Plasmodium gametocytes display homing and vascular transmigration in the host bone marrow

See allHide authors and affiliations

Science Advances  23 May 2018:
Vol. 4, no. 5, eaat3775
DOI: 10.1126/sciadv.aat3775


Transmission of Plasmodium parasites to the mosquito requires the formation and development of gametocytes. Studies in infected humans have shown that only the most mature forms of Plasmodium falciparum gametocytes are present in circulation, whereas immature forms accumulate in the hematopoietic environment of the bone marrow. We used the rodent model Plasmodium berghei to study gametocyte behavior through time under physiological conditions. Intravital microscopy demonstrated preferential homing of early gametocyte forms across the intact vascular barrier of the bone marrow and the spleen early during infection and subsequent development in the extravascular environment. During the acute phase of infection, we observed vascular leakage resulting in further parasite accumulation in this environment. Mature gametocytes showed high deformability and were found entering and exiting the intact vascular barrier. We suggest that extravascular gametocyte localization and mobility are essential for gametocytogenesis and transmission of Plasmodium to the mosquito.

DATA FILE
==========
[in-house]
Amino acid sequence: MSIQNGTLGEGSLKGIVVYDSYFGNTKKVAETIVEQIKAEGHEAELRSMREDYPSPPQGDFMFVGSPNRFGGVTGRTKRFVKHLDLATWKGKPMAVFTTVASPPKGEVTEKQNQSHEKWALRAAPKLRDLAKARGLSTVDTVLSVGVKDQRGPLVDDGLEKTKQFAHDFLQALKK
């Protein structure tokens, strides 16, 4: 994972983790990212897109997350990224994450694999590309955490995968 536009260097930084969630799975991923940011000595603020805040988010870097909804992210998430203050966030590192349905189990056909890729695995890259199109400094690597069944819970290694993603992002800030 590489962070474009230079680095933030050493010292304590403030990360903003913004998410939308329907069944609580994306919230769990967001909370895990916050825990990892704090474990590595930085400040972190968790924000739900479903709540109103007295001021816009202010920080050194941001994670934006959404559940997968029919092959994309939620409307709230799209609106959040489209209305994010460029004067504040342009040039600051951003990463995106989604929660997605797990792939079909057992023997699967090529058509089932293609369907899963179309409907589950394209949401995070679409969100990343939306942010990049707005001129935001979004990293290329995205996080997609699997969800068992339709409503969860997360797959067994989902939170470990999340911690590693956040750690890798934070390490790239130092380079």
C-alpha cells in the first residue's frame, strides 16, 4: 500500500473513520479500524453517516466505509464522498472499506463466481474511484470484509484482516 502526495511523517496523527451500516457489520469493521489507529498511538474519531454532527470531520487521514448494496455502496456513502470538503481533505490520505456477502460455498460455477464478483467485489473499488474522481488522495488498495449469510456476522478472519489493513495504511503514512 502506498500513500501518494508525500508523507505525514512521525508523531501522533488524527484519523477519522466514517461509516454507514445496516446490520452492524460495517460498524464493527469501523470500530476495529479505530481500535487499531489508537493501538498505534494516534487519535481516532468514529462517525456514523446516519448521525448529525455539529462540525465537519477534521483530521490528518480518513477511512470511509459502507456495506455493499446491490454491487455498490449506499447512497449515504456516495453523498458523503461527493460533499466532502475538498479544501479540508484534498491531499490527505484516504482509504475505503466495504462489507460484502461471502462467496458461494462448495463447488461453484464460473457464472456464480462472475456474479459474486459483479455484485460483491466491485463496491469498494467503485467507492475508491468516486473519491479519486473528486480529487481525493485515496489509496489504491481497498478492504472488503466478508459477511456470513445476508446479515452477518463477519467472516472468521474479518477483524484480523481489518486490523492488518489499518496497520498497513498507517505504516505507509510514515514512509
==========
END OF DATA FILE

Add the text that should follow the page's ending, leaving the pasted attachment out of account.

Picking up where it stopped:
Transmission to mosquitoes is an essential part of the Plasmodium parasite’s life cycle and a target of current intervention strategies. During transmission, gametocytes are ingested by mosquitoes where they undergo exflagellation and fertilization, leading to massive parasite replication. In the human-infective Plasmodium falciparum parasite, five developmental stages of gametocytes have been defined (referred to as stages I to V), of which only stage V forms are present in peripheral circulation (1). Postmortem analyses, as well as aspirates and biopsies of human tissues, have consistently revealed the presence of immature gametocytes (stages I to IV) in the bone marrow (BM) and the spleen of infected individuals (27). In a systematic analysis of human autopsies, we recently demonstrated that immature gametocytes are specifically enriched in the BM parenchyma, an extravascular niche that is separated from the blood by the vascular endothelium. In this niche, gametocytes are protected from immune clearance and are able to attach to and develop within erythroid precursor cells (6). These findings support a testable model in which parasites home to the BM, move across the endothelium, and upon maturation in the parenchyma intravasate into circulation as mature gametocytes. These processes require as yet uncharacterized modes of mobile behavior. Because such behavior cannot be tested in humans because of ethical reasons, we turned to the rodent malaria model Plasmodium berghei. Quantitative imaging experiments in this animal model and comparative histology in human autopsies provide first evidence for a conserved BM localization phenotype of Plasmodium gametocytes, involving selective tissue homing, transendothelial migration, and mobility of infected red blood cells (iRBCs).


P. berghei parasites accumulate in the extravascular niche of the mouse reticuloendothelial system